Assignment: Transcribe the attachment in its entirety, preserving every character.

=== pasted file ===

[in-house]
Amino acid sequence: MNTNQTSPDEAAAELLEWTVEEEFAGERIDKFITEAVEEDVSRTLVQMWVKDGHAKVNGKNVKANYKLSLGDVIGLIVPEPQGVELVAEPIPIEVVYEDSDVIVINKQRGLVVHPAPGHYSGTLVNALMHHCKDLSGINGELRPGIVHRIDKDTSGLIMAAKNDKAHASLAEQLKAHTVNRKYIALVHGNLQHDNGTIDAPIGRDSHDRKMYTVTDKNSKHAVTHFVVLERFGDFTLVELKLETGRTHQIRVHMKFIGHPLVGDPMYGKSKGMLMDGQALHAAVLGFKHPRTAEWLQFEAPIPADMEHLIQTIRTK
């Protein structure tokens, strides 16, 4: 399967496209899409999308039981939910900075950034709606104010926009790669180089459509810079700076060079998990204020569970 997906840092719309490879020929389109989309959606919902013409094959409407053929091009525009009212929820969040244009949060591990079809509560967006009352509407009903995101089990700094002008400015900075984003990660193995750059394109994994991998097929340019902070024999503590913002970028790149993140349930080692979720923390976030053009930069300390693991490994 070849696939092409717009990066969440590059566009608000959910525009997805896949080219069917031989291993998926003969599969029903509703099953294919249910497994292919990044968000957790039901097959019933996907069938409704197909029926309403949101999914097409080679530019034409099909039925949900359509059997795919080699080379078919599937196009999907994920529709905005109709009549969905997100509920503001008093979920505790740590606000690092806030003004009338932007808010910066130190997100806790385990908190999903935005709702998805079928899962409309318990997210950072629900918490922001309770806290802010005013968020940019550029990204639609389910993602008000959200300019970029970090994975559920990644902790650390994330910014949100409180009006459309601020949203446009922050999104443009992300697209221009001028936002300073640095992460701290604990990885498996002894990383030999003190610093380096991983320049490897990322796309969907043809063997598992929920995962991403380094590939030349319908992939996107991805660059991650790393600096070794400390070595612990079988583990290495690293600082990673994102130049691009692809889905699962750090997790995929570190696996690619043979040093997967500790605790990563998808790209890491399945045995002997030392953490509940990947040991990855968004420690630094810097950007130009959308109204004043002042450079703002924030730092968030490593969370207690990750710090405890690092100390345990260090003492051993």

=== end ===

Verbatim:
[in-house]
Amino acid sequence: MNTNQTSPDEAAAELLEWTVEEEFAGERIDKFITEAVEEDVSRTLVQMWVKDGHAKVNGKNVKANYKLSLGDVIGLIVPEPQGVELVAEPIPIEVVYEDSDVIVINKQRGLVVHPAPGHYSGTLVNALMHHCKDLSGINGELRPGIVHRIDKDTSGLIMAAKNDKAHASLAEQLKAHTVNRKYIALVHGNLQHDNGTIDAPIGRDSHDRKMYTVTDKNSKHAVTHFVVLERFGDFTLVELKLETGRTHQIRVHMKFIGHPLVGDPMYGKSKGMLMDGQALHAAVLGFKHPRTAEWLQFEAPIPADMEHLIQTIRTK
């Protein structure tokens, strides 16, 4: 399967496209899409999308039981939910900075950034709606104010926009790669180089459509810079700076060079998990204020569970 997906840092719309490879020929389109989309959606919902013409094959409407053929091009525009009212929820969040244009949060591990079809509560967006009352509407009903995101089990700094002008400015900075984003990660193995750059394109994994991998097929340019902070024999503590913002970028790149993140349930080692979720923390976030053009930069300390693991490994 070849696939092409717009990066969440590059566009608000959910525009997805896949080219069917031989291993998926003969599969029903509703099953294919249910497994292919990044968000957790039901097959019933996907069938409704197909029926309403949101999914097409080679530019034409099909039925949900359509059997795919080699080379078919599937196009999907994920529709905005109709009549969905997100509920503001008093979920505790740590606000690092806030003004009338932007808010910066130190997100806790385990908190999903935005709702998805079928899962409309318990997210950072629900918490922001309770806290802010005013968020940019550029990204639609389910993602008000959200300019970029970090994975559920990644902790650390994330910014949100409180009006459309601020949203446009922050999104443009992300697209221009001028936002300073640095992460701290604990990885498996002894990383030999003190610093380096991983320049490897990322796309969907043809063997598992929920995962991403380094590939030349319908992939996107991805660059991650790393600096070794400390070595612990079988583990290495690293600082990673994102130049691009692809889905699962750090997790995929570190696996690619043979040093997967500790605790990563998808790209890491399945045995002997030392953490509940990947040991990855968004420690630094810097950007130009959308109204004043002042450079703002924030730092968030490593969370207690990750710090405890690092100390345990260090003492051993």